South Korea has witnessed rapid development, democratic evolution, and growing regional and international interests. It joined the United Nations in 1991 and in 2010 it was accepted into the Development Assistance Committee of the Organisation for Economic Co-operation and Development.
These milestones have facilitated and enhanced co-operation between Canada and Korea in a number of political and security dimensions such as arms control, disarmament, peacekeeping and development assistance. Canada and Korea are both active in multilateral fora and partners in promoting global peace and security. Both countries also co-operate on security issues in other fora, such as the ASEAN Regional Forum and the Asia-Pacific Economic Cooperation forum.
Additionally, we share important alliances with the United States and the Asia-Pacific and beyond. Canada supports efforts to maintain peace and stability on the Korean Peninsula and in that region, and takes seriously the threat posed by North Korea to regional and indeed global security. We stand with South Korea in its efforts to ensure peace on the peninsula. North and South Korea technically remain at war as hostilities were concluded with an armistice, not a peace treaty.
Canada remains gravely concerned about North Korea's provocative and destabilizing actions such as nuclear and missile tests and related proliferation, as well as its egregious human rights abuses. Canada strongly supports the six-party talks as a framework for credible negotiation on the denuclearization of the Korean Peninsula. Some of the great success stories of democratization in the last generation can be found in the Republic of Korea as well as Taiwan, Indonesia and Mongolia.
Canada now has more diplomatic staff in Asia than anywhere else in the world. Canada places great value on our relationships with the Asia-Pacific region and with Asian countries. We increased our presence on the ground with over 10 new offices in China and India since 2006. We will be establishing Canadian diplomatic presences in both Cambodia and Laos, and Canada is establishing a mission to the Association of Southeast Asian Nations headed by a new ambassador.
While in Burma in September, the Minister of Foreign Affairs opened Canada's newest diplomatic mission. Establishing a trade commissioner service in Burma is an integral component of the embassy as Canadian companies will have an important role to play in fostering sustainable economic growth while providing opportunities for Canada's private sector. No government in Canadian history has been more committed to the creation of jobs and prosperity for Canadian businesses, workers and their families. Deepening Canada's trading relations in dynamic and high-growth markets around the world is key to these efforts.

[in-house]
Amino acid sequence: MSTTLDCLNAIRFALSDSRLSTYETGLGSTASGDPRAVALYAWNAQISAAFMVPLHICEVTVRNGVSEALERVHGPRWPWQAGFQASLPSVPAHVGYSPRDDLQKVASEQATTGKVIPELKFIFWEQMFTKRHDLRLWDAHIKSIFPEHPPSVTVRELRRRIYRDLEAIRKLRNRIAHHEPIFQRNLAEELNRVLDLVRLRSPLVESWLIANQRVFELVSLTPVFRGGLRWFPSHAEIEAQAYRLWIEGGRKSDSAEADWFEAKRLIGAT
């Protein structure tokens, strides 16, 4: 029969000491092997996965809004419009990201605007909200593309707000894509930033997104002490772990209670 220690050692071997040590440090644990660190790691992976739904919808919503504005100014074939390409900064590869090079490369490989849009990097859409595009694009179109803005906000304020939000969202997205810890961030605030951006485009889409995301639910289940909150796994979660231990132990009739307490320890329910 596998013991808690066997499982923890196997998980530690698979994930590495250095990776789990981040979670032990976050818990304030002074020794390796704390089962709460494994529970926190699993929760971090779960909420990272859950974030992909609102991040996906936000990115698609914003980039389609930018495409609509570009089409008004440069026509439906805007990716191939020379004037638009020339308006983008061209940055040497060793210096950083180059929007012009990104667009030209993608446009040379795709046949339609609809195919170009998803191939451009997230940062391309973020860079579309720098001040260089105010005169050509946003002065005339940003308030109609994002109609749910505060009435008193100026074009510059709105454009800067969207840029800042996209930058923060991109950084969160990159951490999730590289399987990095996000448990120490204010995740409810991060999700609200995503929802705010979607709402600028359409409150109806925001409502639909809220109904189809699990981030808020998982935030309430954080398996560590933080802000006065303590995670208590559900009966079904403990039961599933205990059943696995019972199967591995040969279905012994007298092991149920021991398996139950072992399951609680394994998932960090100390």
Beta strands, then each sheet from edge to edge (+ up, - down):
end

Canada's network of missions across Asia will help us to promote Canadian values: freedom, democracy, human rights and the rule of law. People in the region seek a bright future, including freedom and opportunity. Canada is ready to help them and to invite Canada's private sector to expand our engagement. Economic opportunity, in Canada and elsewhere, rests on free, transparent and open markets, the rule of law and democratic governance. As like-minded partners, Canada and Korea share a strong commitment to these values. Canadian foreign policy, including our trade policy, will not only promote peace and prosperity, but will contribute to the development of the wider Asia-Pacific region. In this context, the Canada-Korea free trade agreement is an important achievement that would advance our bilateral relations with Korea as well as Canada's broader objectives in this region.
We stand with Canadians incredibly disappointed that the New Democrats tried to completely gut the bill at the trade committee, where they made amendments to remove the investor protection provisions, cornerstones of modern trade and investment agreements. This is as harmful as the neglect of international trade under the Liberals who took Canada virtually out of the game of trade negotiations, putting Canadian workers and businesses at severe risk of falling behind in this era of global markets.
Thanks to the leadership of our government, in less than seven years our government has reached free trade agreements with 38 countries, bringing Canada's total to 43 countries. By continuing to actively pursue broader market access to new investment opportunities, we are providing Canada's businesses and exporters with access on preferential terms to the largest, most dynamic and fastest-growing economies and regions around the world.